Employees who are hurt on-the-job face many problems under workers’ comp and possible solutions to bring fairness back to the system.
It is no secret to anyone who reads this blog that we believe workers’ comp has major problems. Legislative reforms have resulted in much lower premiums, but it has come at the expense of disabled employees. Claimants are suffering because they cannot get needed medical treatment or lost wages to support their families. Here are some of the problems that our clients face and possible solutions.
Problem: Insurance companies use biased medical opinions
Michigan law requires a claimant to submit to an independent medical examination (IME) if requested. These doctors are hired by the insurance company and are not “independent.” They perform thousands of IME exams and make careers out of testing against disabled employees. These biased medical opinions are then used to stop payment of benefits. An easy solution to this problem is requiring insurance companies to use doctors who have active practices seeing patients at least 75% of the time.
Problem: Reduction for “phantom wages”
Legislative reforms passed in 2011 allow insurance companies to automatically reduce weekly benefits based upon post-injury wage earning capacity (PIWEC). These “phantom wages” are from jobs the insurance company says a disabled employee can perform. It does not matter whether these jobs are truly available. We had a client see his weekly checks reduced to $19 per week based upon 1 online job listing that he was not even qualified to perform. Other clients have seen their weekly checks reduced to $0. We must return to the days when the insurance company only got a credit for wages that are truly earned.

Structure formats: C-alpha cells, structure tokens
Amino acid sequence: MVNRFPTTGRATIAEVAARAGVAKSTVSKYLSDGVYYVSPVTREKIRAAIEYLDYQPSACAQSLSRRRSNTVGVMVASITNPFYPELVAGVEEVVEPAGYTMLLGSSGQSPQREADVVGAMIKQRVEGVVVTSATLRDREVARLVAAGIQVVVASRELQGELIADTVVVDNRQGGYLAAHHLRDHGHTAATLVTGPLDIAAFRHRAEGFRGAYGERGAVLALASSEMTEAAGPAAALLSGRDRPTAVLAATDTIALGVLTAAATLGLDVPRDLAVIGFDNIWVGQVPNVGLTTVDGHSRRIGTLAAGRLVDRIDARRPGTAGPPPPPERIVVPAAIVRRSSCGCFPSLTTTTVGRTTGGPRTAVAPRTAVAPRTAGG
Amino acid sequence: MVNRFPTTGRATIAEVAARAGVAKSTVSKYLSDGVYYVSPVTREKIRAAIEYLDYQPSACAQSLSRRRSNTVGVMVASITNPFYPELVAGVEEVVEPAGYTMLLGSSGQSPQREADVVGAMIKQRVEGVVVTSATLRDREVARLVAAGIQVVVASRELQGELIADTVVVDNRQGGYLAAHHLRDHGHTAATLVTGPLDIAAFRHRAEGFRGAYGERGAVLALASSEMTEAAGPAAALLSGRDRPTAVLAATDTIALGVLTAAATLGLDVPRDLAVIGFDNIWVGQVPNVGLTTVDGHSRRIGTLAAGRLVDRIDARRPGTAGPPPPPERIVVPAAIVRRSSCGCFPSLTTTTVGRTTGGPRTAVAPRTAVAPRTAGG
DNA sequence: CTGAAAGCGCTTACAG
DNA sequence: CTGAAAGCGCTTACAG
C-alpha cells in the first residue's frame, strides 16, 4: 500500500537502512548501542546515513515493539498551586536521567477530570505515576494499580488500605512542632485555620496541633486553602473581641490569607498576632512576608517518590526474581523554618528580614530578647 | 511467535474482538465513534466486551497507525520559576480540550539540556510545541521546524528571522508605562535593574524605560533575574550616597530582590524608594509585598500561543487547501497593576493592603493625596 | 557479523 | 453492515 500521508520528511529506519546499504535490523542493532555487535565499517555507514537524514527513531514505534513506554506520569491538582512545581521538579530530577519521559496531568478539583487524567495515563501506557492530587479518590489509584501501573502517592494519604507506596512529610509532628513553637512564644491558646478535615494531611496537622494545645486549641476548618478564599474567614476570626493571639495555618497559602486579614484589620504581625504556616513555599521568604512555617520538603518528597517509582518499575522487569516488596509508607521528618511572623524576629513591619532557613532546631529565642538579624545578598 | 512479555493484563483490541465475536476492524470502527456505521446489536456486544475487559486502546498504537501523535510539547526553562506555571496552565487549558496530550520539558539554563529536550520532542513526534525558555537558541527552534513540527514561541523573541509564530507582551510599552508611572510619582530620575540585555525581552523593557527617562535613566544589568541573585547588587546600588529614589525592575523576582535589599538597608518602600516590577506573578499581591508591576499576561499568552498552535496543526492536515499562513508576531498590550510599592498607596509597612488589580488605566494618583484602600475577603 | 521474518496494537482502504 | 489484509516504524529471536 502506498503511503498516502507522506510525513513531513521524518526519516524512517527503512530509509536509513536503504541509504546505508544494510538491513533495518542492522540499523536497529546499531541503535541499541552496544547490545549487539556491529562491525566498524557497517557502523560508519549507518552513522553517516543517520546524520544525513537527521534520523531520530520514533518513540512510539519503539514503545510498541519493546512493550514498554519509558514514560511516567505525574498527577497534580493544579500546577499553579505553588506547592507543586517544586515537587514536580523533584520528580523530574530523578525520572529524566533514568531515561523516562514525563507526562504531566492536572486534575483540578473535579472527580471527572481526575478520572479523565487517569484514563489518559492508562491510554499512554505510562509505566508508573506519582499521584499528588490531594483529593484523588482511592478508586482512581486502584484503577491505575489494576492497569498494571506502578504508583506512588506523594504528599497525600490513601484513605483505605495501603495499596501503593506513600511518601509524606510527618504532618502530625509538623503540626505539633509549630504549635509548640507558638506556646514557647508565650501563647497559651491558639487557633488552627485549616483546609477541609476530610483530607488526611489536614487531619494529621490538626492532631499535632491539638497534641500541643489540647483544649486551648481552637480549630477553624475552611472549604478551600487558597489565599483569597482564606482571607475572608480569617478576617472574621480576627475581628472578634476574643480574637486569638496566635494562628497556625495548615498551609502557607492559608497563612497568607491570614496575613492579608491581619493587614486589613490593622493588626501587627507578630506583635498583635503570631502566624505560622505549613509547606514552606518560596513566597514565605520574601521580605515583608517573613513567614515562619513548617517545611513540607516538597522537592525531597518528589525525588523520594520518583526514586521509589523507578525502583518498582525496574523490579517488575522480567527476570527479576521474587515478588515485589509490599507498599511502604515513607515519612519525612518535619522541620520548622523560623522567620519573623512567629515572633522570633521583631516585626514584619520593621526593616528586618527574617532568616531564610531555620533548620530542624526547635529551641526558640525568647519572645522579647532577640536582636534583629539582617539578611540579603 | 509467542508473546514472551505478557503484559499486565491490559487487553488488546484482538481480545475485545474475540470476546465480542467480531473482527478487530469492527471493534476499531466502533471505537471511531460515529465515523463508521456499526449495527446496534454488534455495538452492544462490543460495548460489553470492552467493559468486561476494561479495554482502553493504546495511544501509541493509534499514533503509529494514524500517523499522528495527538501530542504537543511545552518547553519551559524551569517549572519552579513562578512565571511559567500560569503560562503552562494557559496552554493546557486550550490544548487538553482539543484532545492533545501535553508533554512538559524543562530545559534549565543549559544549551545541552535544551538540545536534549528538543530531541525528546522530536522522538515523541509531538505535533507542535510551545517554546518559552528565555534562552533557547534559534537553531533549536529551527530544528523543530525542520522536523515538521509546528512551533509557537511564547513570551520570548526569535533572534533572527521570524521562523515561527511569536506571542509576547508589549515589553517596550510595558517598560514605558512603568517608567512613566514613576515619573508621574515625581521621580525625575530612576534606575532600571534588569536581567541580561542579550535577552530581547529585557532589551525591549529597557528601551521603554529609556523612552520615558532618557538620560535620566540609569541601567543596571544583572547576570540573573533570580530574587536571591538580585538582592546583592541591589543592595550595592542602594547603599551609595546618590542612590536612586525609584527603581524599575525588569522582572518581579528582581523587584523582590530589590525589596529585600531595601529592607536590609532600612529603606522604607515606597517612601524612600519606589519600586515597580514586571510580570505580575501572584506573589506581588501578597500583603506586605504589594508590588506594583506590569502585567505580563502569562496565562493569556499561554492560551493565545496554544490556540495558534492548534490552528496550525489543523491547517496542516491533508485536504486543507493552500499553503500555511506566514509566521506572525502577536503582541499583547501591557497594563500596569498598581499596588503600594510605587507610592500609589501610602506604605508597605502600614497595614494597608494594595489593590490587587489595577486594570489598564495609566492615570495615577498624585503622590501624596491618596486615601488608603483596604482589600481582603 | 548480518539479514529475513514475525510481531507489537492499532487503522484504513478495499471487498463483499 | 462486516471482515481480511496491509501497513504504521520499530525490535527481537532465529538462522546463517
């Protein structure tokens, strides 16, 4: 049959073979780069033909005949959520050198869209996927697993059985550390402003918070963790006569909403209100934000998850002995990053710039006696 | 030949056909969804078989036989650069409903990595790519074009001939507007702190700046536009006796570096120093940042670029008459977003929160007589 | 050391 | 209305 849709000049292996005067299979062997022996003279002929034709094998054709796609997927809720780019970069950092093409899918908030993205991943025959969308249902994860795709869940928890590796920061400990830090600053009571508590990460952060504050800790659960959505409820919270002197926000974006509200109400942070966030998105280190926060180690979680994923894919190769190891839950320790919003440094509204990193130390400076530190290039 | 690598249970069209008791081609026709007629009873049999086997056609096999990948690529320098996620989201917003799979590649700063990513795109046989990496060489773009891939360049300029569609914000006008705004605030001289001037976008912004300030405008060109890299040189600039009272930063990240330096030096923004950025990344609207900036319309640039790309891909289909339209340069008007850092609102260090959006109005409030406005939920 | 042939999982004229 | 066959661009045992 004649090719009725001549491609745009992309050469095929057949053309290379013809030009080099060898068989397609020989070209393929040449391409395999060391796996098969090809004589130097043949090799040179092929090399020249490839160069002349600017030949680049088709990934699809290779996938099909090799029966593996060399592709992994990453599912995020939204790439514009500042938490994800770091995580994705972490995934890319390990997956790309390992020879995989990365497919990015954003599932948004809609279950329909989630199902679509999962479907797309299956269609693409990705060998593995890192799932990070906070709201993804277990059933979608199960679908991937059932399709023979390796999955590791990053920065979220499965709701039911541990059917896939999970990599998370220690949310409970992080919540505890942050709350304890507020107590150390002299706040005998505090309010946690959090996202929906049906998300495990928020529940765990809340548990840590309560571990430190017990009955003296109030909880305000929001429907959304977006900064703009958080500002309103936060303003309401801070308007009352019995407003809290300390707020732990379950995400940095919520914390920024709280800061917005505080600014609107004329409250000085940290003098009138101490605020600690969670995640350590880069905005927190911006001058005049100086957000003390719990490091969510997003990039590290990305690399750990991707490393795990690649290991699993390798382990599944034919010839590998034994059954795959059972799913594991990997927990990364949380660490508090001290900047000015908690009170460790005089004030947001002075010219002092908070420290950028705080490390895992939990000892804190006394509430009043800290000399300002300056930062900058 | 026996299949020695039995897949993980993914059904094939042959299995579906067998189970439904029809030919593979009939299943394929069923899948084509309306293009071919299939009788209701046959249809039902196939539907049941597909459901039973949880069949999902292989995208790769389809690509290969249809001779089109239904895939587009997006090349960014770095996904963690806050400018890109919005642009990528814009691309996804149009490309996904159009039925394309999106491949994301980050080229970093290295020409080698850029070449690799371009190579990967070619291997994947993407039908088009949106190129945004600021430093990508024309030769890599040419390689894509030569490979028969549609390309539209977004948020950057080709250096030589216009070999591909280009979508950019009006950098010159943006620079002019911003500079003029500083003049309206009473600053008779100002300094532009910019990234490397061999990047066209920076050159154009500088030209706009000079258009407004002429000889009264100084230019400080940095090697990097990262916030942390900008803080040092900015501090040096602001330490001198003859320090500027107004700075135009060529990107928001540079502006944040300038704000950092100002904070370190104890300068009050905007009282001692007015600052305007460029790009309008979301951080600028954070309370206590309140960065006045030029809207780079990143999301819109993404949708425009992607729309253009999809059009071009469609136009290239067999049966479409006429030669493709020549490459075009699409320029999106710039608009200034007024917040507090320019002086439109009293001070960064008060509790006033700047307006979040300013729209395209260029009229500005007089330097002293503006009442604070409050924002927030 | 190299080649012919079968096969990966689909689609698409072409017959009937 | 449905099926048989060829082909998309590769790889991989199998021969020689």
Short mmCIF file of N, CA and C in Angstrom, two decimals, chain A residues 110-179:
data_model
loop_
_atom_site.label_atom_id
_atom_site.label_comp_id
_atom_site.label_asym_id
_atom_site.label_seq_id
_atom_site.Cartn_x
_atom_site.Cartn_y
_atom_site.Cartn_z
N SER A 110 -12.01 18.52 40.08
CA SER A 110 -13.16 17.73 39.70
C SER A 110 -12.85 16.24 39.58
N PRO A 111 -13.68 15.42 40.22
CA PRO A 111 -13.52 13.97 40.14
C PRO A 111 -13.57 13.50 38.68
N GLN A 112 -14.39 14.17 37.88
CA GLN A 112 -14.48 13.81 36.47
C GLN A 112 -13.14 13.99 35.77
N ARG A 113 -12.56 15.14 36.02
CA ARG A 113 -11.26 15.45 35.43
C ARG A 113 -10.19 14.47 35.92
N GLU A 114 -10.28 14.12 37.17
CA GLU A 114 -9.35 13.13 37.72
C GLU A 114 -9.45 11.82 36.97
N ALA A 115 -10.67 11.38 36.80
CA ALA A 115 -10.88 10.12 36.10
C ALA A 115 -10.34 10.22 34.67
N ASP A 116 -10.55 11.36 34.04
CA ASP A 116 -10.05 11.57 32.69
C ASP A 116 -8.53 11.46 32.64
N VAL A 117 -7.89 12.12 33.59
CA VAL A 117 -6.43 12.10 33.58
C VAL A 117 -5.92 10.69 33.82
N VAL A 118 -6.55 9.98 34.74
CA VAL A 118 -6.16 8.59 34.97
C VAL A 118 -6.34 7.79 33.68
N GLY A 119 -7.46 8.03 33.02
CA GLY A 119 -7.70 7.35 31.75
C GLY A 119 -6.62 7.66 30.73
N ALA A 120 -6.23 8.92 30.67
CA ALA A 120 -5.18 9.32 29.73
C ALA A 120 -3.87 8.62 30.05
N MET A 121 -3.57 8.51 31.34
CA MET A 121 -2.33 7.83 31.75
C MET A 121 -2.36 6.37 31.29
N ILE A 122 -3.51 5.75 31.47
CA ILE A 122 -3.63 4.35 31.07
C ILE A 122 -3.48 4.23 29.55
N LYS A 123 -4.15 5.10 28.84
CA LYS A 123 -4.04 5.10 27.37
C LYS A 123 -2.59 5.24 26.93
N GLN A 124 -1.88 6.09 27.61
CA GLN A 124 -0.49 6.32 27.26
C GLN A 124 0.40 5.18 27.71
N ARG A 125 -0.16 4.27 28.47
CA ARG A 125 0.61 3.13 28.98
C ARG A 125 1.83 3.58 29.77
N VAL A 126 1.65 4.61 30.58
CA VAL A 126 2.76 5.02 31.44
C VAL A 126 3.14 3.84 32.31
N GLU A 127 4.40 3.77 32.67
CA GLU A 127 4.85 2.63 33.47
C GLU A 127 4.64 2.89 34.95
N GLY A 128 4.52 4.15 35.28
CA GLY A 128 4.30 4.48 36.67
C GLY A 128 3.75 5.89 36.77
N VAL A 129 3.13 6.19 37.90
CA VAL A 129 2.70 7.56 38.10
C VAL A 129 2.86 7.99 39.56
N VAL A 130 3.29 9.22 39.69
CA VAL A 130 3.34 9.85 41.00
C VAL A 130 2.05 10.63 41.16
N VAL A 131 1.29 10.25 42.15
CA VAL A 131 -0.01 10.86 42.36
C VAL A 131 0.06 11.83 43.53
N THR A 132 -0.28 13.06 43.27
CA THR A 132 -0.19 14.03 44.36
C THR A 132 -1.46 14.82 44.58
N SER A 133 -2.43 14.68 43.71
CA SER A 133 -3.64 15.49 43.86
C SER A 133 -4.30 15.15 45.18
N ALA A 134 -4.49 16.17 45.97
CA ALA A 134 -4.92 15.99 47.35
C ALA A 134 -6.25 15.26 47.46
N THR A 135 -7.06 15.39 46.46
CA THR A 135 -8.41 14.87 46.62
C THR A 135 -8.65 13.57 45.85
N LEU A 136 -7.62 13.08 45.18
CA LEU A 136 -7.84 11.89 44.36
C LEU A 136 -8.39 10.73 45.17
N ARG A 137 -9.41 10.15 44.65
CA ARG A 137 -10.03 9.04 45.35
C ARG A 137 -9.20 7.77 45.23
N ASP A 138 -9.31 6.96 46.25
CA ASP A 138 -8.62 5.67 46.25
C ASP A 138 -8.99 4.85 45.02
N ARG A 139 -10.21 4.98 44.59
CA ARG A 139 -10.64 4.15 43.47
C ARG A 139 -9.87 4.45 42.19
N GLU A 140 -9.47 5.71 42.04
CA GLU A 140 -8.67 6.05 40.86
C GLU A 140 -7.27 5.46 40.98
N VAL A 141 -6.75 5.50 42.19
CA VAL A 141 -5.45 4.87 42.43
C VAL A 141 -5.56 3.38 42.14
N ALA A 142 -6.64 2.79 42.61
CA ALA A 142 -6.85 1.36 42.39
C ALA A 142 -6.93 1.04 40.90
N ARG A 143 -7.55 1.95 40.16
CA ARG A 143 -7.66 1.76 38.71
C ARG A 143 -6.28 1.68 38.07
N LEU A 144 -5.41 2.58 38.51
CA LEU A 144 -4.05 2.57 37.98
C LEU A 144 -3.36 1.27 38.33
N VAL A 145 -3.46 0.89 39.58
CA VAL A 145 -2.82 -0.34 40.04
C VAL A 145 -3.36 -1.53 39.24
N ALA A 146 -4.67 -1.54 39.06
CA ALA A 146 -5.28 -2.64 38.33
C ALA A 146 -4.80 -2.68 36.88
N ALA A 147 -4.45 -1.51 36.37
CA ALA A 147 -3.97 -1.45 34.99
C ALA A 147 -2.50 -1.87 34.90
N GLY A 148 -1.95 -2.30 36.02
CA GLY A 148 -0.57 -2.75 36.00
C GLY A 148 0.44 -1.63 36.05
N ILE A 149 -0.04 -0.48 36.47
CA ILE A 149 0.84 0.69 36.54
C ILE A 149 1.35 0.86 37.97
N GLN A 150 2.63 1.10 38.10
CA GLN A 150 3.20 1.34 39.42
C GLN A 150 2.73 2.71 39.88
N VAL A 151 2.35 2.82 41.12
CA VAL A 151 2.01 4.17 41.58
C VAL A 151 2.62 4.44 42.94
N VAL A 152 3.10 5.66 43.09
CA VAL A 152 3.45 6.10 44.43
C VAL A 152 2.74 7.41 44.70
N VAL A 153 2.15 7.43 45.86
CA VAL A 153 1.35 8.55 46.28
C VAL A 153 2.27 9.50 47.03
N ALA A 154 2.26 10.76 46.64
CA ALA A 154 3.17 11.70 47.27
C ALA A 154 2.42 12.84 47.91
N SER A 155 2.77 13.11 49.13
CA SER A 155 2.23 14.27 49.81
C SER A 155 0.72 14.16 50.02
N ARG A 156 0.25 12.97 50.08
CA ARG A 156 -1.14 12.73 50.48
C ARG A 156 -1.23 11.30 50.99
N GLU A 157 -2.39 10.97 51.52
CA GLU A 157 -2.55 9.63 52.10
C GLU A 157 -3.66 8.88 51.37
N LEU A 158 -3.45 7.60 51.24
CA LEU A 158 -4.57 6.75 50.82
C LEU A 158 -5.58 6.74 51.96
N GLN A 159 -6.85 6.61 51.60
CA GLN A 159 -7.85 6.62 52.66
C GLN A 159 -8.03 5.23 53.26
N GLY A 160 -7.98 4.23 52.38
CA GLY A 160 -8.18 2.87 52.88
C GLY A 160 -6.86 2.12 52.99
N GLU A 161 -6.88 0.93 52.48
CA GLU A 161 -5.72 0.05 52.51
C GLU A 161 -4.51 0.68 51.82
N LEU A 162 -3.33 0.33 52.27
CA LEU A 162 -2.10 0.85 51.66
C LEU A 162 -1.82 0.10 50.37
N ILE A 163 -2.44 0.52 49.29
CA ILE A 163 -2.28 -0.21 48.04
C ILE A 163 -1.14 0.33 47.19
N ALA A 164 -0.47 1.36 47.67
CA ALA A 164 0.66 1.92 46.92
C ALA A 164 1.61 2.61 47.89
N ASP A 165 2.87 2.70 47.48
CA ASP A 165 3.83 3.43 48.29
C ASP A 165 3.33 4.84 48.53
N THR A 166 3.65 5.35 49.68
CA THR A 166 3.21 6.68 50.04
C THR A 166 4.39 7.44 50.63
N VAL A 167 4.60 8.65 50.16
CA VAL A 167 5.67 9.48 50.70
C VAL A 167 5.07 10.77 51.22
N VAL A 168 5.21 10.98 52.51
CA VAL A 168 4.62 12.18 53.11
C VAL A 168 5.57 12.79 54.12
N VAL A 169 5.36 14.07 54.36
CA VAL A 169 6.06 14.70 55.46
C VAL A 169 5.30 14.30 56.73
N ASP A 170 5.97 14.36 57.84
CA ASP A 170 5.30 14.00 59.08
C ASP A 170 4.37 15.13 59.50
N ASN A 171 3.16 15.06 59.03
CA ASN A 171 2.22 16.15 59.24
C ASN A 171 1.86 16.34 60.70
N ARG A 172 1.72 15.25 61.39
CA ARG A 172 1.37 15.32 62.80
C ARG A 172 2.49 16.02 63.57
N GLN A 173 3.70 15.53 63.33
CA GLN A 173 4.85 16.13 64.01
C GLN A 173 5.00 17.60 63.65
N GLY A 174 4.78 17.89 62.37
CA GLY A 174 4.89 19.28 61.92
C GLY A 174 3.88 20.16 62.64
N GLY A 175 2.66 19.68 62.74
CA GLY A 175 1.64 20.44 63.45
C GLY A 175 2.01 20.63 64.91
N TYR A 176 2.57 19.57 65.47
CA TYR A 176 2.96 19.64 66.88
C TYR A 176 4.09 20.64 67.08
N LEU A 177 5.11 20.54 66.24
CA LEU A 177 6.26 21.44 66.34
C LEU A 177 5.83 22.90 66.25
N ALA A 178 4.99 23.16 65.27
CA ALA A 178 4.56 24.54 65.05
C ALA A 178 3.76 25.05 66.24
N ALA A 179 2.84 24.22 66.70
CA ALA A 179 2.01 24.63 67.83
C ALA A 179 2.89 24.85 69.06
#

Problem: Long wait to get benefits reinstated
Many of our clients have not received wage loss benefits for months or even years. These individuals cannot pay bills or put food on the table. Some lose their homes to foreclosure while others end up in bankruptcy. Workers’ comp is supposed to be a safety net for people hurt on-the-job. We believe a temporary reinstatement of benefits pending a formal hearing is a good solution. Claimants who win their cases at trial are entitled to 70% payments while the matter is on appeal. This rule should be expanded to include those claimants who were cut-off within the last 60-days and are waiting for a hearing.
Problem: Late settlement checks
Settlement becomes the only viable option for claimants who are about to lose everything. Checks that are not issued timely are a major concern. The administrative rules allow for waiver of the 15-day appeal period to shorten the process but have no penalty for late checks. We recently had an insurance company take two months to issue a draft. We think magistrates should be empowered to grant penalties when a settlement check is over 30 days late.
Michigan Workers Comp Lawyers never charges a fee to evaluate a potential case. Our law firm has represented injured and disabled workers exclusively for more than 35 years. Call (844) 201-9497 for a free consultation today.